But the hospice helped us both through what was the most difficult time. They were there for Tony who made him feel comfortable, and they were there for me and our daughters. Tony was so concerned with how the girls would be affected by his death. They were both so young at the time, but he wanted them to know and understand what was happening so that they could eventually move on from it. It was Compton Hospice who helped us to do this. I remember one of the girls asking me why it was her daddy that had to get cancer. That was hard, and I didn’t have the answers, but Compton helped them to understand.

I remember having one of our grief therapy sessions with Tony sat in one room whilst me and the girls were in another room with the bereavement visitor – Ruth, talking about him dying. Ruth helped us to understand the importance of keeping the girls informed about what was going on, we didn’t want them growing up with bitterness in their hearts, we wanted them to, one day, get over this. Ruth visited us at home several times, and even visited the girls at School.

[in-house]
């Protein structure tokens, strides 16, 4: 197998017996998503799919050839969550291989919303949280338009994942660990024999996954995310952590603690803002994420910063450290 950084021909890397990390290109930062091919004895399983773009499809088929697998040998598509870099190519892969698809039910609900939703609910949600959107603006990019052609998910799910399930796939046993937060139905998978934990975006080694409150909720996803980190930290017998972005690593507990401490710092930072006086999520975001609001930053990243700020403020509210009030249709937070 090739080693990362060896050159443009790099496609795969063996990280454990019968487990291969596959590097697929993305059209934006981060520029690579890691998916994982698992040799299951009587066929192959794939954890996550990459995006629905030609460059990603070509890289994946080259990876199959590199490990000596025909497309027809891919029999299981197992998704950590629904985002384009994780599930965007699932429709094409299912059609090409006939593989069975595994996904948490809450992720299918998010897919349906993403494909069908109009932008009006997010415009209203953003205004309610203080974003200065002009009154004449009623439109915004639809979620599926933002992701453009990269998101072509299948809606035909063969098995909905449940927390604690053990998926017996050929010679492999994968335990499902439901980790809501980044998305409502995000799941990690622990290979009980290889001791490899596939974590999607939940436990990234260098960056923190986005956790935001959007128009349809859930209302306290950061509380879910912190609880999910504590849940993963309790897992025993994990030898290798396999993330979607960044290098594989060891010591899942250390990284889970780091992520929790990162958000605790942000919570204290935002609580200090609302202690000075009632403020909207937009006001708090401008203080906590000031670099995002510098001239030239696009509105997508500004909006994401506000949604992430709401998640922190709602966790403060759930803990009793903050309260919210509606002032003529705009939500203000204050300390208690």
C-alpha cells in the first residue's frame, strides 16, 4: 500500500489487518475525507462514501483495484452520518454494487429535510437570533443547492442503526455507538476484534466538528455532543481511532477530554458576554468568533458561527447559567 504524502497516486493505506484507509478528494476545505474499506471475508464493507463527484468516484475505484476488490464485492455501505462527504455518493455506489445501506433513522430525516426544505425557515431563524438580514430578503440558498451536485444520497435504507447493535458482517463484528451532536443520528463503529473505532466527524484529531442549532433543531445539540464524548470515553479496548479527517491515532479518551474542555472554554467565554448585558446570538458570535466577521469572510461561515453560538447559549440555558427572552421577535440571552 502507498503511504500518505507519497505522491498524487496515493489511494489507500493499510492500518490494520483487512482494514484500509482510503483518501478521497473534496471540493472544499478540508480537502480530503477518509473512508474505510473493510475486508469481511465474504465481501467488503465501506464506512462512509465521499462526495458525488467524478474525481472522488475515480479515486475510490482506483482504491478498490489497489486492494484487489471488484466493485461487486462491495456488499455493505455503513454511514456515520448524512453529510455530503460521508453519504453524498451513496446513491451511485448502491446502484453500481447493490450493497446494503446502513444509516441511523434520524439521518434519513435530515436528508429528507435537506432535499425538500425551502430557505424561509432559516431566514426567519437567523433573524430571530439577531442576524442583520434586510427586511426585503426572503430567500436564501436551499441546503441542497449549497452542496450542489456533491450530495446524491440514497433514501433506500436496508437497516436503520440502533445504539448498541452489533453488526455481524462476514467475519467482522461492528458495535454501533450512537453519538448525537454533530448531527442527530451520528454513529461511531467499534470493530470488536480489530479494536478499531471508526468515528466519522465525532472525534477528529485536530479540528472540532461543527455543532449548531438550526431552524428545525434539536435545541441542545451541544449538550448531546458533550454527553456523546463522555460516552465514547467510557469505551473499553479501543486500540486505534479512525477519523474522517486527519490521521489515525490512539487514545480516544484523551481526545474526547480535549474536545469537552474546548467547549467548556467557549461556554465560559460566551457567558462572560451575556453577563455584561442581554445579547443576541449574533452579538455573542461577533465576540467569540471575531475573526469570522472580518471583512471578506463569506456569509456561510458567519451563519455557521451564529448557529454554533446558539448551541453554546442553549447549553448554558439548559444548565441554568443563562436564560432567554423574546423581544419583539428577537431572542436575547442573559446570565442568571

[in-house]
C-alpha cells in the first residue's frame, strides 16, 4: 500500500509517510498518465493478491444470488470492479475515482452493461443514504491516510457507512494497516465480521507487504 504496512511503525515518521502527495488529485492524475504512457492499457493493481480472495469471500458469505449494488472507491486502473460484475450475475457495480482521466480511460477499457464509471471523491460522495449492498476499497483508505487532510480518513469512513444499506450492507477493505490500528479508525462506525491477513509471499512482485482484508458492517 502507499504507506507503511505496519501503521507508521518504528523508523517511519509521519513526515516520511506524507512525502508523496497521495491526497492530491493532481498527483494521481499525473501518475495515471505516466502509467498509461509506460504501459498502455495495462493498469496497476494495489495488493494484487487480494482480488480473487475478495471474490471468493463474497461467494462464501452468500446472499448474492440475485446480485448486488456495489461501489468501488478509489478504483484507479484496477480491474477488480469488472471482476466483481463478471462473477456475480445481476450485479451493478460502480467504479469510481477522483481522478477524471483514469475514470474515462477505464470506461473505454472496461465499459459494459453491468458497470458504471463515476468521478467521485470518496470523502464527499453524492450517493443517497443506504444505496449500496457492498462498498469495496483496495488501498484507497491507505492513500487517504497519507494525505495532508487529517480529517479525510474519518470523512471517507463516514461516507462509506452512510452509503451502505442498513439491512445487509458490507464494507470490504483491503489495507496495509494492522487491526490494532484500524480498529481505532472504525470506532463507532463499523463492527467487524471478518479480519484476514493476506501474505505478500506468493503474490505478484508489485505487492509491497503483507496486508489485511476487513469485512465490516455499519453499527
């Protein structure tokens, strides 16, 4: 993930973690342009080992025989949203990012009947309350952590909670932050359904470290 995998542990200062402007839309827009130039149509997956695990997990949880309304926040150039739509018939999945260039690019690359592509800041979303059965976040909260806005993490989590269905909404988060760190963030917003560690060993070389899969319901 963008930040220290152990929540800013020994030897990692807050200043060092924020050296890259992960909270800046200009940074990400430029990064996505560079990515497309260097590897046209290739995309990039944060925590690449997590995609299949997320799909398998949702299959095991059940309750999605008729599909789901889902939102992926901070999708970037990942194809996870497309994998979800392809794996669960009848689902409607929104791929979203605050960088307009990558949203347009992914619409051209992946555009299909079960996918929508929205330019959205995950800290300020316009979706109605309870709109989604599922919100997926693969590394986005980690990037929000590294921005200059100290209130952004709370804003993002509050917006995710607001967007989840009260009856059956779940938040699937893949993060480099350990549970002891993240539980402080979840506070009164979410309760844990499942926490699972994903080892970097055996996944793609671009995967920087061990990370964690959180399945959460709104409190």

Tony was so brave. He was a director of a company and insisted on working, even having meetings with colleagues by his bedside, up until the day before he died. The day Tony died, Ruth was there with me. She had actually come to see how I was doing. I remember holding Tony’s hand and all of a sudden then his breath had stopped. I was screaming ‘No!’ and Ruth just held me. I don’t know why, but I felt I had to leave the room, I couldn’t stand to see him not breathing. I felt awful for doing it, but Ruth made me realise we all react differently to grief.